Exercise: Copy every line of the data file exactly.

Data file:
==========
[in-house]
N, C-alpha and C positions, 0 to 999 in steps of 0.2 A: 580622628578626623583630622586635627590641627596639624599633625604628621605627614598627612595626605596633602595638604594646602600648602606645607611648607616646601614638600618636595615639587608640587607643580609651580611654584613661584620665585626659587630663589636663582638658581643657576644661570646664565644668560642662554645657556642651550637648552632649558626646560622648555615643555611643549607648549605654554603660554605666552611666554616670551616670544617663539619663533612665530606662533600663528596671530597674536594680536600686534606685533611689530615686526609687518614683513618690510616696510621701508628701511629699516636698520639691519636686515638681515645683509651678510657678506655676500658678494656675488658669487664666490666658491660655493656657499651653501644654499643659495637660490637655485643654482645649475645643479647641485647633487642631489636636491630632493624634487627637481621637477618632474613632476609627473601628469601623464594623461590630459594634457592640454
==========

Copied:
[in-house]
N, C-alpha and C positions, 0 to 999 in steps of 0.2 A: 580622628578626623583630622586635627590641627596639624599633625604628621605627614598627612595626605596633602595638604594646602600648602606645607611648607616646601614638600618636595615639587608640587607643580609651580611654584613661584620665585626659587630663589636663582638658581643657576644661570646664565644668560642662554645657556642651550637648552632649558626646560622648555615643555611643549607648549605654554603660554605666552611666554616670551616670544617663539619663533612665530606662533600663528596671530597674536594680536600686534606685533611689530615686526609687518614683513618690510616696510621701508628701511629699516636698520639691519636686515638681515645683509651678510657678506655676500658678494656675488658669487664666490666658491660655493656657499651653501644654499643659495637660490637655485643654482645649475645643479647641485647633487642631489636636491630632493624634487627637481621637477618632474613632476609627473601628469601623464594623461590630459594634457592640454